Contesting the Boundaries of Citizenship: Politics and Policies in Contemporary Latin America/Definir Les Frontieres De la Citoyennete : Enjeux et Politiques Actuels En Amerique Latine

By Jenson, Jane | Canadian Journal of Latin American & Caribbean Studies, July 2006 | Go to article overview

Contesting the Boundaries of Citizenship: Politics and Policies in Contemporary Latin America/Definir Les Frontieres De la Citoyennete : Enjeux et Politiques Actuels En Amerique Latine


Jenson, Jane, Canadian Journal of Latin American & Caribbean Studies


Over the last two decades, the concept of "citizenship" has become a key component of political discourse and claims-making in Latin America. Since the 1970s, social movements have made claims for recognition and rights for groups previously excluded and for expanded political and social rights. The end of military regimes and the rise of new democratic frameworks in the 1980s opened further possibilities for articulating such struggles by broadening the political associational space. But, at the same time, the rise of neo-liberal politics and the efforts to de-legitimize acquired rights and practices of social and economic citizenship have resulted in significant changes in the relationship between citizens and states and among citizens. The articles in this issue examine both sides of this change: the rise of new claims-making, their failures and successes, and the pressures and practices for limiting and reorienting citizens' rights.

Such analyses are captured by the idea of "contested boundaries of citizenship." The concept of citizenship used in these articles goes well beyond the notion of nationality and of passport rights. It focuses instead on the ways in which citizenship practices identify who has rights, what those rights are, and who is responsible for ensuring they are truly accessible. Through their actions, states not only establish the conditions for full membership in the community, they also set limits on the rights and access of groups that can be termed immigres de l'interieur, those who do not yet possess full and equal citizenship. Indigenous peoples, women, Afro-descendants, sexual minorities, and immigrants have all fought for inclusion, and on their own terms. Such struggles over the boundaries of citizenship may result in significant shifts and expansion in the very way that citizenship is understood. But it is also important to recognize that it is states that confer rights, and they may, under some circumstances, seek to contract the space for citizenship and--perhaps even more importantly--for claimsmaking about citizenship. Neo-liberal politics would contract those boundaries while individuals and groups struggling for rights seek to expand them.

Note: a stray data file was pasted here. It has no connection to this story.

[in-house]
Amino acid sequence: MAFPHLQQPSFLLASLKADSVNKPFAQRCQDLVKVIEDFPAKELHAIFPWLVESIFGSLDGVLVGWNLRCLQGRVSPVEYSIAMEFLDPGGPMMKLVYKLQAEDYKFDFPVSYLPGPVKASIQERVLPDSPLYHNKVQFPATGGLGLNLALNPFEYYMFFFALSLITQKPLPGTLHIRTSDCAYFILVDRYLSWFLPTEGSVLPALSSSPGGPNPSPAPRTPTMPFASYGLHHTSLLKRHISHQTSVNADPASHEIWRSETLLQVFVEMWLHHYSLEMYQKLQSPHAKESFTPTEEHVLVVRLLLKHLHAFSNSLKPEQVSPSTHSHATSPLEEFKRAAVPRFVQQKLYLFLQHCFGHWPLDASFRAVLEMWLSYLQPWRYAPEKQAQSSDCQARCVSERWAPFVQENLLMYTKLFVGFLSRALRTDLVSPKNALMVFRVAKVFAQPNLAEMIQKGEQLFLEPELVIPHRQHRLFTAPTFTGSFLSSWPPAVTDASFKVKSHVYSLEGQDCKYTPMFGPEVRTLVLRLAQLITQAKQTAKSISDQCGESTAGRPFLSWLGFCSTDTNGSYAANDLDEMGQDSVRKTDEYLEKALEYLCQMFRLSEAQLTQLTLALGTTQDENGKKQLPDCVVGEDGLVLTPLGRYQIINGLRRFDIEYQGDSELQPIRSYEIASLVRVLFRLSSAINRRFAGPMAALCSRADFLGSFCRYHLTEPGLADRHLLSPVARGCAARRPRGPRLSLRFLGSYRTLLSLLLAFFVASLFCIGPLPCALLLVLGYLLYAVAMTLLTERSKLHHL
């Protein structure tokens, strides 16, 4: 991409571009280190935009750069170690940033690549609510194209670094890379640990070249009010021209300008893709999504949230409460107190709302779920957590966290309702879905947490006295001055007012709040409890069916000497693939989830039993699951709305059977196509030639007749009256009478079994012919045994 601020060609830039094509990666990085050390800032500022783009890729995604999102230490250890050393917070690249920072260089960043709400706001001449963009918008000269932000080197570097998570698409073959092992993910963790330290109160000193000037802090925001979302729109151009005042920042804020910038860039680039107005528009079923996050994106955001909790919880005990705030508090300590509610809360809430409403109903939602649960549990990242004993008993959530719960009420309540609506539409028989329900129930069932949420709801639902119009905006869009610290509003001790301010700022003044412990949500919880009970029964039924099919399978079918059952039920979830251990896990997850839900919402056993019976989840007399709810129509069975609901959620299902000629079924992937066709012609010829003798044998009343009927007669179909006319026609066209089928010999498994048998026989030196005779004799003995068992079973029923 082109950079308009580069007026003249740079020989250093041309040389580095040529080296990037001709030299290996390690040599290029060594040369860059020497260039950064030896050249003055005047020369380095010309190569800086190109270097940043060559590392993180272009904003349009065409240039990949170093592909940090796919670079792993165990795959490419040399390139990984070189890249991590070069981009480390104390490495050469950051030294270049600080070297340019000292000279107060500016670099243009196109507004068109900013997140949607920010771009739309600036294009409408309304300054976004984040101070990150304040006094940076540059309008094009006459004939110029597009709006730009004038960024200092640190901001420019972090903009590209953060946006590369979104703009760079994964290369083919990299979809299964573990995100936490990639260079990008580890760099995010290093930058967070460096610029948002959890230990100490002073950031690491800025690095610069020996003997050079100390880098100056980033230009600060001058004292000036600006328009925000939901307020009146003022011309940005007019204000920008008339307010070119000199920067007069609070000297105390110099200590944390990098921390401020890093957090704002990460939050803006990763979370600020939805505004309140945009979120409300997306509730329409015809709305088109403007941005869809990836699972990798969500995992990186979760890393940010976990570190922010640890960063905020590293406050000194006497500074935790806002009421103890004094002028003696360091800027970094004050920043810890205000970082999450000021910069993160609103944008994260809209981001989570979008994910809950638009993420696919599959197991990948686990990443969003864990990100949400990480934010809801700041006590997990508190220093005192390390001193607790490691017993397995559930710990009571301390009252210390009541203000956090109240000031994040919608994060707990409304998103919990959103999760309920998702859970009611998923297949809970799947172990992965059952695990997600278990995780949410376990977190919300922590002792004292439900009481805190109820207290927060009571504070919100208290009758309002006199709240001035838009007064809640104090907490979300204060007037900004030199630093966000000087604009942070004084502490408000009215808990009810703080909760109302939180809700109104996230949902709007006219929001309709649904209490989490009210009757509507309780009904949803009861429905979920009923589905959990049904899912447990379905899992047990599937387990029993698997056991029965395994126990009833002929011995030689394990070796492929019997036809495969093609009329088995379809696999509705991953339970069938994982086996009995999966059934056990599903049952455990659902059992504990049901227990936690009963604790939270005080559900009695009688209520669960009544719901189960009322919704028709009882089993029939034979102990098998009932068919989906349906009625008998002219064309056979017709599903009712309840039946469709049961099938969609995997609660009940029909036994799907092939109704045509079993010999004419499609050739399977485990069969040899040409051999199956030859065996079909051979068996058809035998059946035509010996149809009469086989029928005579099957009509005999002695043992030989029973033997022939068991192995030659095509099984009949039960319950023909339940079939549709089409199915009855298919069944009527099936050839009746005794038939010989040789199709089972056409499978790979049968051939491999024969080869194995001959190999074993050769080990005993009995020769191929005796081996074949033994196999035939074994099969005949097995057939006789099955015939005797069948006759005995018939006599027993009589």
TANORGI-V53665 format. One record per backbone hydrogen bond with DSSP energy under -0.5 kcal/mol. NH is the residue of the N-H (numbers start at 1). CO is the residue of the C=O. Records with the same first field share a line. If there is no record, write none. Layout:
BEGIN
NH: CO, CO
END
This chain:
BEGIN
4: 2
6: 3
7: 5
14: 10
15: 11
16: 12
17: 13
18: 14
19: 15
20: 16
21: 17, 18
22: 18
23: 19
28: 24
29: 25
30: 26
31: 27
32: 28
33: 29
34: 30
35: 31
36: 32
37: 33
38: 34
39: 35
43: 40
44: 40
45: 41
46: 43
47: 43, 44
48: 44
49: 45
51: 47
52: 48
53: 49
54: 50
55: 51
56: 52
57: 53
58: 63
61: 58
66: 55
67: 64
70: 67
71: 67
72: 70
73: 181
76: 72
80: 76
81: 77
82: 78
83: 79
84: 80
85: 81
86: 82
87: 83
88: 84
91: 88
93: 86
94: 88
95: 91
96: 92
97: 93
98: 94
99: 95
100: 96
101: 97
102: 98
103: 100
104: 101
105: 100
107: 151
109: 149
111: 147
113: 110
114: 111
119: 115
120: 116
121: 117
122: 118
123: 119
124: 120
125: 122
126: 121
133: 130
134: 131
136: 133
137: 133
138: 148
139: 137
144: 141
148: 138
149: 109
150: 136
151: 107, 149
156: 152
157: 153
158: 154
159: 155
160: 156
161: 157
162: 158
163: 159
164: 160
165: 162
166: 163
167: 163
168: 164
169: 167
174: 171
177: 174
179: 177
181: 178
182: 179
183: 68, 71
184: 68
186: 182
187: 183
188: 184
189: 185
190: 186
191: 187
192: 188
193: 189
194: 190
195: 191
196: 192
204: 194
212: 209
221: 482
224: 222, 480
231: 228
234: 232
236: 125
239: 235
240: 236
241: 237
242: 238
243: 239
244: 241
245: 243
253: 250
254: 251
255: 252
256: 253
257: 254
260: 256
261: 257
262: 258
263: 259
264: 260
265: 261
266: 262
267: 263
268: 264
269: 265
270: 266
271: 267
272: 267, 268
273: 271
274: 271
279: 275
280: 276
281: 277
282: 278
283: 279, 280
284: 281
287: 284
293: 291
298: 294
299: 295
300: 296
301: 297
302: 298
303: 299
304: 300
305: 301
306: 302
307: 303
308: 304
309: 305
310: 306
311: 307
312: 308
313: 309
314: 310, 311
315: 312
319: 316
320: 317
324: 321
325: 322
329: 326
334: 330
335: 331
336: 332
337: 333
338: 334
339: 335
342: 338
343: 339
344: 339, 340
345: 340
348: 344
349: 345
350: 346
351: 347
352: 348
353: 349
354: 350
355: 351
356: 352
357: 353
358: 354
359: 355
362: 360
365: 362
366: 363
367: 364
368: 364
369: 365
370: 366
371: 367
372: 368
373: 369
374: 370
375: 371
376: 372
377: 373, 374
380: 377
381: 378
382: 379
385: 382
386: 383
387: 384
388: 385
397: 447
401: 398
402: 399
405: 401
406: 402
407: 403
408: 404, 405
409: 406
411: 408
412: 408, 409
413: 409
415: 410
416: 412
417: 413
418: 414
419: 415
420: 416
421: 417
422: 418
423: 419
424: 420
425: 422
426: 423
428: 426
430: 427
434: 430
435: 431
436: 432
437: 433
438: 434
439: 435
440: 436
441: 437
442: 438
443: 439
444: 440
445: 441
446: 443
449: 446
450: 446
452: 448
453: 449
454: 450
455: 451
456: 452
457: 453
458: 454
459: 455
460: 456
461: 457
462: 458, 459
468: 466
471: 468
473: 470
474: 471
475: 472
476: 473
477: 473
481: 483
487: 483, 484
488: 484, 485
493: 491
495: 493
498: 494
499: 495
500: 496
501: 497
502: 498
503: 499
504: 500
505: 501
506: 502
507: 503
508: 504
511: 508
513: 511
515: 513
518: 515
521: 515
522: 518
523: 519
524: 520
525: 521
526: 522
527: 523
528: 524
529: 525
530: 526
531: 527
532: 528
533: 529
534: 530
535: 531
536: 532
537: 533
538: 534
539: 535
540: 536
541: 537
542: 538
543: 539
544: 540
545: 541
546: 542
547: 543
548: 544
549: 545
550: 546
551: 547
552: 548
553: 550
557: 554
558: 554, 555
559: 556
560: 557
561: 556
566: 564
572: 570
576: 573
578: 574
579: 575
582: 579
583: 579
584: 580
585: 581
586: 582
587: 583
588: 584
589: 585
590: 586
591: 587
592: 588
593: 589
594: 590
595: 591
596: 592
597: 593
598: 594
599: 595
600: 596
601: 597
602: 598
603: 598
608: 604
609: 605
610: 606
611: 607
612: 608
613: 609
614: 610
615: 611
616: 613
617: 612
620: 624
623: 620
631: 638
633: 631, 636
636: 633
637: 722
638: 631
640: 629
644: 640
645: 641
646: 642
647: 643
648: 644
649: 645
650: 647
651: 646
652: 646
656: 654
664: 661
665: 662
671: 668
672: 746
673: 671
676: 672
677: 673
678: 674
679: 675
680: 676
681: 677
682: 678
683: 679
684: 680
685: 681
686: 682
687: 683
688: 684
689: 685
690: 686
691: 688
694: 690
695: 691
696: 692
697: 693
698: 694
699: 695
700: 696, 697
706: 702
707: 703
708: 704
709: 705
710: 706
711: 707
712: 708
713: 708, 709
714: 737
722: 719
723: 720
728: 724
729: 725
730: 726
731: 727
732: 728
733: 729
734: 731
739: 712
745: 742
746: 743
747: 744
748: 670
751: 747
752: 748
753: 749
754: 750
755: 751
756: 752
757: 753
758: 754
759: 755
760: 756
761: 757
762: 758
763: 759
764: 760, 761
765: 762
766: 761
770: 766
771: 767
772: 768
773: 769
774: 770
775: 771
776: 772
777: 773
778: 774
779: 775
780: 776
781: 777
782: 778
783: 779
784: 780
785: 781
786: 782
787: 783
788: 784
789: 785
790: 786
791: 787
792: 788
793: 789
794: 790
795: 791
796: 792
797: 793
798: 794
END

The first article, by Evelina Dagnino, sets the stage for the contradictions involved in (re)defining citizenship in the region by providing a rich analysis of the Brazilian story of social movements' struggles to extend the boundaries of citizenship, and the use of the concept itself as an umbrella for linking diverse claims for social, cultural, and political rights. She also describes the ways in which the Brazilian state is currently seeking to retract the boundaries of citizenship by assigning more space to markets and the third sector, each of which functions according to a logic different than that implied by an understanding of citizenship as conferring equality on members of a community.

The next pair of articles provides concrete examples of the deployment of new citizenship practices by Latin American states, influenced by neo-liberalism. These include practices of "social investment," "public-private partnerships" and "decentralizing to the local level."

Lucy Luccisano reviews the experience of a Mexican cash-transfer program designed to shift responsibility for well-being away from the state. The principles of the program follow the widespread international enthusiasm for "investing" in human and social capital and decentralization, often by downloading new responsibilities to the families. As such it brings a significant redesign to the meaning of social citizenship. John Jairo Bedoya examines another key dimension of citizenship--personal security and social order--and describes the ways in which the Colombian state has abandoned its responsibility for security to private contractors controlled by drug cartels. His analysis of "commodified public security" highlights an extreme case of a more general phenomenon in Latin American societies: a dramatic increase in criminality and insecurity. …

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